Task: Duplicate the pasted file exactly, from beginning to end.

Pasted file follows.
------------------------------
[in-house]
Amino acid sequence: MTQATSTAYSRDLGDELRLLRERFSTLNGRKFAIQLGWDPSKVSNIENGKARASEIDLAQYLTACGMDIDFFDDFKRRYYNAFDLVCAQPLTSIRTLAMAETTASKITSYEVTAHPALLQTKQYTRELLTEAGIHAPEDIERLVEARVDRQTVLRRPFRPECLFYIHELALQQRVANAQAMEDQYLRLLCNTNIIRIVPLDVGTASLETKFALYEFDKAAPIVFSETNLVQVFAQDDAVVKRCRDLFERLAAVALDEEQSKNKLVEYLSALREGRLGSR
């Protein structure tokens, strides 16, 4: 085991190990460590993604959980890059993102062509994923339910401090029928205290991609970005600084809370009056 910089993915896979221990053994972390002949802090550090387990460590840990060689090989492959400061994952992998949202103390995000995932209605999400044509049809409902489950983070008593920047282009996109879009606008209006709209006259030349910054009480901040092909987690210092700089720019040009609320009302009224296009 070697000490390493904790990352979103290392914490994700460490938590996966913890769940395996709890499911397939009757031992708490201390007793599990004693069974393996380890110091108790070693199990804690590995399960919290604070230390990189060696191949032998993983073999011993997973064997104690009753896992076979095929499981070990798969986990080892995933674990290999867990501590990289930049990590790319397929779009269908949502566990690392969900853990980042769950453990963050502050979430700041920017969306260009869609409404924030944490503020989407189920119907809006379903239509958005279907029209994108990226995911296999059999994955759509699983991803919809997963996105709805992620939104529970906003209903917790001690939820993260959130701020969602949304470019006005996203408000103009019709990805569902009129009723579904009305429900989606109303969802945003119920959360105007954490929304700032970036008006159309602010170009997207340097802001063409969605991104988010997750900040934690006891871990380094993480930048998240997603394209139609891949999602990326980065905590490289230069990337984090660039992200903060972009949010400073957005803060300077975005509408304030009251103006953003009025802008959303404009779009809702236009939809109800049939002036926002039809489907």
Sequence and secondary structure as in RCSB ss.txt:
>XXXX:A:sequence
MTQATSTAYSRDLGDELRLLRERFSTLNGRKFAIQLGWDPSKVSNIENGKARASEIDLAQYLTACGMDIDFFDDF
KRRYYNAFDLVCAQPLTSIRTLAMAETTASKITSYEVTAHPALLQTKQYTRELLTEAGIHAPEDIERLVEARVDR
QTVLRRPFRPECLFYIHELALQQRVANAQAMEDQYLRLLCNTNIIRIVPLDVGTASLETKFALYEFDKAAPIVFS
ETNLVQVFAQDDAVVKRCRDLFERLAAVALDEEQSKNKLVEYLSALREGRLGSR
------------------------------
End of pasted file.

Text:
[in-house]
Amino acid sequence: MTQATSTAYSRDLGDELRLLRERFSTLNGRKFAIQLGWDPSKVSNIENGKARASEIDLAQYLTACGMDIDFFDDFKRRYYNAFDLVCAQPLTSIRTLAMAETTASKITSYEVTAHPALLQTKQYTRELLTEAGIHAPEDIERLVEARVDRQTVLRRPFRPECLFYIHELALQQRVANAQAMEDQYLRLLCNTNIIRIVPLDVGTASLETKFALYEFDKAAPIVFSETNLVQVFAQDDAVVKRCRDLFERLAAVALDEEQSKNKLVEYLSALREGRLGSR
């Protein structure tokens, strides 16, 4: 085991190990460590993604959980890059993102062509994923339910401090029928205290991609970005600084809370009056 910089993915896979221990053994972390002949802090550090387990460590840990060689090989492959400061994952992998949202103390995000995932209605999400044509049809409902489950983070008593920047282009996109879009606008209006709209006259030349910054009480901040092909987690210092700089720019040009609320009302009224296009 070697000490390493904790990352979103290392914490994700460490938590996966913890769940395996709890499911397939009757031992708490201390007793599990004693069974393996380890110091108790070693199990804690590995399960919290604070230390990189060696191949032998993983073999011993997973064997104690009753896992076979095929499981070990798969986990080892995933674990290999867990501590990289930049990590790319397929779009269908949502566990690392969900853990980042769950453990963050502050979430700041920017969306260009869609409404924030944490503020989407189920119907809006379903239509958005279907029209994108990226995911296999059999994955759509699983991803919809997963996105709805992620939104529970906003209903917790001690939820993260959130701020969602949304470019006005996203408000103009019709990805569902009129009723579904009305429900989606109303969802945003119920959360105007954490929304700032970036008006159309602010170009997207340097802001063409969605991104988010997750900040934690006891871990380094993480930048998240997603394209139609891949999602990326980065905590490289230069990337984090660039992200903060972009949010400073957005803060300077975005509408304030009251103006953003009025802008959303404009779009809702236009939809109800049939002036926002039809489907």
Sequence and secondary structure as in RCSB ss.txt:
>XXXX:A:sequence
MTQATSTAYSRDLGDELRLLRERFSTLNGRKFAIQLGWDPSKVSNIENGKARASEIDLAQYLTACGMDIDFFDDF
KRRYYNAFDLVCAQPLTSIRTLAMAETTASKITSYEVTAHPALLQTKQYTRELLTEAGIHAPEDIERLVEARVDR
QTVLRRPFRPECLFYIHELALQQRVANAQAMEDQYLRLLCNTNIIRIVPLDVGTASLETKFALYEFDKAAPIVFS
ETNLVQVFAQDDAVVKRCRDLFERLAAVALDEEQSKNKLVEYLSALREGRLGSR